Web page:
From the typewriter and calculator to the laptop and excel spreadsheets. From LAN lines to cell phones. From the porn shops and sleaze movies of 42nd Street to the safety of tourist attractions and the Disney theater’s The Lion King. We celebrated the millennium without the anticipated crash of Y2K and many other New Year’s with family and friends. The world changed mostly for the good, except….

I cried from a ferry that took me away to Hoboken while watching the towers come down on 9/11. Then cried again on my first visit to the memorial with the reflecting pools reminding me of what was once there. I blame that day for taking away more than just the site of the buildings. I got lost in the reality that the world could be ugly for no good reason. It made me high strung.

I didn’t know that June day 34 years ago what it meant to be married. I just knew we had to be. We encounter so many events many I remember fondly and some I forgot and some I wish I could forget. The only thing that matters now is, I got it right with this guy. My mother liked him and he liked her. After meeting him, the rest of the family forgave me for moving out of my mother’s house pre-marriage (they were very old fashion that way). “Maybe she does have some sense after all”, they whispered. I think I had a lot of sense. And maybe I was just lucky.






I don’t know how I made it home

Memories at this point are conversations you have with those within your age group who enjoy revisiting many of the times you had. The concerts we went to, the events we have seen or the places that were and no longer are. I had such a night recently where the neighbors gathered and we started reminiscing. What I found interesting is that the conversation kept the pace with the saying “I don’t know how I got home”.

Back in the early 60’s when I was a teen, it was Palisades Amusement Park, the Great Adventure Park of its time. It had the largest outdoor salt water pool and rides gallor. Being it was only 10 miles from my house and within a short bus ride, it was a fun summer thing to do. Simple pleasures for simple minds.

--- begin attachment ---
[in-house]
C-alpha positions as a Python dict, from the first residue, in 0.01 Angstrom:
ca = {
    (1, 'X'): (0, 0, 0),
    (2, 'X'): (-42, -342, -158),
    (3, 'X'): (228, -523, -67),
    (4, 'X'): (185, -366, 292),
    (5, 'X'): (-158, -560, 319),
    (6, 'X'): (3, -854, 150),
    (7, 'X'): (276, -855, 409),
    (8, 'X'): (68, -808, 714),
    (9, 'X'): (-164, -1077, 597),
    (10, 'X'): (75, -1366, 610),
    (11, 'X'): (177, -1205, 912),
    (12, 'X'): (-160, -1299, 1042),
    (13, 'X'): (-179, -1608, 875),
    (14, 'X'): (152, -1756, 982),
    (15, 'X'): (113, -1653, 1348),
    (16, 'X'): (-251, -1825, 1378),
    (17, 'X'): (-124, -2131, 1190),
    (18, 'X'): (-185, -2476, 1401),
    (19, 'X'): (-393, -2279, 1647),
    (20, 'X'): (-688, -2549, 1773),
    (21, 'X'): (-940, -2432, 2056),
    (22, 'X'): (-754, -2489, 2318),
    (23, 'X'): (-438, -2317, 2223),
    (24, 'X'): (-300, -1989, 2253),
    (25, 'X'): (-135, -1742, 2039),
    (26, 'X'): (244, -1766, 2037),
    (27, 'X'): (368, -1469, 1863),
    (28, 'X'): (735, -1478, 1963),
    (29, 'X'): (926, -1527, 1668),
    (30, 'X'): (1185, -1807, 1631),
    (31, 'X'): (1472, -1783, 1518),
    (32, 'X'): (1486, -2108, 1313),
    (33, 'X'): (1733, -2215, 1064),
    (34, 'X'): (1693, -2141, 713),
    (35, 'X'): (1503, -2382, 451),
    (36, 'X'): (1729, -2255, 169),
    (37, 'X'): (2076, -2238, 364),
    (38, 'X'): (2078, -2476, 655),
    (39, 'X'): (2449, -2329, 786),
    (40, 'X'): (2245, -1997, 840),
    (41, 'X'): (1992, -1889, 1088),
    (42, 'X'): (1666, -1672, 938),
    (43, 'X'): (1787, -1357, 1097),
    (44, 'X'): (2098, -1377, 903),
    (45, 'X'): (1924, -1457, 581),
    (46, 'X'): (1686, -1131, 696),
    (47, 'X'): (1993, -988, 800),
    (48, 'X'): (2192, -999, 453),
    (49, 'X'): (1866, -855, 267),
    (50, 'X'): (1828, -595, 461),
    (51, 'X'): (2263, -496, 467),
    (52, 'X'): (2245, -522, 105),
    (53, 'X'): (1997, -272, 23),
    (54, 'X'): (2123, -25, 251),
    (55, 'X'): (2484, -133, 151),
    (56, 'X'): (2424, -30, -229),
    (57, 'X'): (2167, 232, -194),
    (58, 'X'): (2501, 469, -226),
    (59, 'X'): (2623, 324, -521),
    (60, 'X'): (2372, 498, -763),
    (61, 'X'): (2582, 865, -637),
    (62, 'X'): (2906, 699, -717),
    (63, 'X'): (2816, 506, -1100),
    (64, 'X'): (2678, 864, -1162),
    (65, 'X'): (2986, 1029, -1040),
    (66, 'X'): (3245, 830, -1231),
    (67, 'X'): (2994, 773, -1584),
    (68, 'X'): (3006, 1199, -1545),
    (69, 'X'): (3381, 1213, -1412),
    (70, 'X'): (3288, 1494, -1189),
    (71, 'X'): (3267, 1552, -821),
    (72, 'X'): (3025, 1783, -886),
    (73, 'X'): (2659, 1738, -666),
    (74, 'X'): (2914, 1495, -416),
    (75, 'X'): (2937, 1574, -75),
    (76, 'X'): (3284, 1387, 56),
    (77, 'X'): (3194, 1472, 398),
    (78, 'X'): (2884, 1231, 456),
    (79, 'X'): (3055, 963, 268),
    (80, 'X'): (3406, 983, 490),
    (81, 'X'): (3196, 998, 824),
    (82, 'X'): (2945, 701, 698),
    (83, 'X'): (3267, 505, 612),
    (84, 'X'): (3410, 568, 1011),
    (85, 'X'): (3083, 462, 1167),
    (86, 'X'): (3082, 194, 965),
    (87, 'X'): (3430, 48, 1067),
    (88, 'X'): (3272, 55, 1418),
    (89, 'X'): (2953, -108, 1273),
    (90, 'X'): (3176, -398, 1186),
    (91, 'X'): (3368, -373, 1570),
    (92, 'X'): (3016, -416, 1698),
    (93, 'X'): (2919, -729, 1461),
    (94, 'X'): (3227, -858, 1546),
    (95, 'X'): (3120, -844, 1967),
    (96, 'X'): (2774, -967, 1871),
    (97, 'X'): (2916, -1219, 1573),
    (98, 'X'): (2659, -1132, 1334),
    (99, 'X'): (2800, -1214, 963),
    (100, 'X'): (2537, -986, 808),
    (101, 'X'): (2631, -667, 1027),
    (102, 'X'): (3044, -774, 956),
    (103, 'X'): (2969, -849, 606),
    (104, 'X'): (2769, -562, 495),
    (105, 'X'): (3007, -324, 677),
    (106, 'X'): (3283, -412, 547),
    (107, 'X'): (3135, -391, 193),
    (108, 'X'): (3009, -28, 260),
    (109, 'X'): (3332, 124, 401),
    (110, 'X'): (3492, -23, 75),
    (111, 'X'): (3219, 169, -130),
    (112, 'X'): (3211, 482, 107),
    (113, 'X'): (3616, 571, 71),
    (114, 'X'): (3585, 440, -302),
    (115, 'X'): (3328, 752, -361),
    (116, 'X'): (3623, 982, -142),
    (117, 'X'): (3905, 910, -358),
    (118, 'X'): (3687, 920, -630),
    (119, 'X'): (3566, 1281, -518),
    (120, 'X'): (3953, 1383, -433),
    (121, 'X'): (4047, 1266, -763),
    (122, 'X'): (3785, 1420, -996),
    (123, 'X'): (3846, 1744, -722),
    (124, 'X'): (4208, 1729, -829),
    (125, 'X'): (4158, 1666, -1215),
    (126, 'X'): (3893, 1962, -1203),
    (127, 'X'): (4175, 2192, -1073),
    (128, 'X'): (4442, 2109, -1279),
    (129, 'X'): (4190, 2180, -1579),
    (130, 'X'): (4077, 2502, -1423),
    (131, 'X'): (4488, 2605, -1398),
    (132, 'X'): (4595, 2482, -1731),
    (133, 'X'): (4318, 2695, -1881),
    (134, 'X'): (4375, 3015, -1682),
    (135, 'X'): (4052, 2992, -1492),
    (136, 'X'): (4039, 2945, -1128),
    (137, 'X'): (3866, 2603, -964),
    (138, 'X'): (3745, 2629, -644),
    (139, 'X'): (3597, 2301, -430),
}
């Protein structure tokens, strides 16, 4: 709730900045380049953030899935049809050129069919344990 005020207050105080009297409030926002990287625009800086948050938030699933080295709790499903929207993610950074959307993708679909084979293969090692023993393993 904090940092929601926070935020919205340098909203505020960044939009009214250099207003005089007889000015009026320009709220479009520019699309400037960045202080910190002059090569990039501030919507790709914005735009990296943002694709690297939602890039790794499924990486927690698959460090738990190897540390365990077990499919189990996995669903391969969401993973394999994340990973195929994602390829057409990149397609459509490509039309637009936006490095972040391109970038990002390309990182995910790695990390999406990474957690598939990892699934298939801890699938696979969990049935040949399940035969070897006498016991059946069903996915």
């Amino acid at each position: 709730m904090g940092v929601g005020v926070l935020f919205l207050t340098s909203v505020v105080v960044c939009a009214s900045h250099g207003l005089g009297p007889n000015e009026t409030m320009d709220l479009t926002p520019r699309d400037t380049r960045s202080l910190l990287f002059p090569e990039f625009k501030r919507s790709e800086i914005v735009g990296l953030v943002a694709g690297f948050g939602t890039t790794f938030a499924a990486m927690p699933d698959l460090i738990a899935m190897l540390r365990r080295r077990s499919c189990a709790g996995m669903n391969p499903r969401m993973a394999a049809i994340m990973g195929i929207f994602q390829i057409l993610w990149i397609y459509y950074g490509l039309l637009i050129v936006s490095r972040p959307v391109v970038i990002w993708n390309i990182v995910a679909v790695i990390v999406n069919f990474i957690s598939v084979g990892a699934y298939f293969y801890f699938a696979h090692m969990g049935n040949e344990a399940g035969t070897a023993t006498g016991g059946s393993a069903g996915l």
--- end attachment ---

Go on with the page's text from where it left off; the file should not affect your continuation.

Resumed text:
Then the innocent activities evolved into the more riskier pleasures. Back in the late 60’s and early 70’s, the drinking age in New Jersey was 21 however it was 18 in New York where the PATH train from Jersey City took us to the cool, hip bars of Greenwich Village. Before driving, the mode of transportation was hitchhiking. Thumbs out, we would hitch a ride to Journal Square which saved us money in transportation and usually got us to meet cool guys. Reaching the Village, there were a few bars of choice. I still have the matchbooks to remember their names. Mostly on Bleecker Street but once I went to the Electric Circus on the more beatnicky part of town, St. Marks Place. My memory doesn’t serve me well on many occasions but I so remember what I wore that night. The outfit I thought was the coolest thing I owned was a yellow pants suit with a matching Nehru jacket and probably had bellbottoms. Can you picture it?matchbooks

I don’t know what I drank back then except to this day, I still won’t touch a rum and coke. It must have been one of those nights I don’t want to remember.

Eventually, someone got a license and a car. There was no designated driver then, just the designated buyer of the alcohol. My friends and I took a road trip once to this infamous bar that housed startup bands in Greenwood Lake, NY. It was called Mother’s. Not the one that moved to Wayne, NJ. The real one. The lake, about 45 minutes from where we lived had only a handful of bars but the place had a draw. I only went once and just recall it had multiple rooms with bands in each and lots of dancing. Rumor has it Santana played there. After the night was over, and being the most sober and least tired, I drove home while all my friends were asleep. I knew then how big that lake really is.

Fortunately, my kids have not told me of many of their escapades. Fortunately, my mother never knew of my escapades. Fortunately, we are all still alive and have learned lessons from those days. It is still fun to talk to others who defied the safe and sober path, even for just a little while, and live to reminisce  and quote the phrase “I don’t know how I made it home”.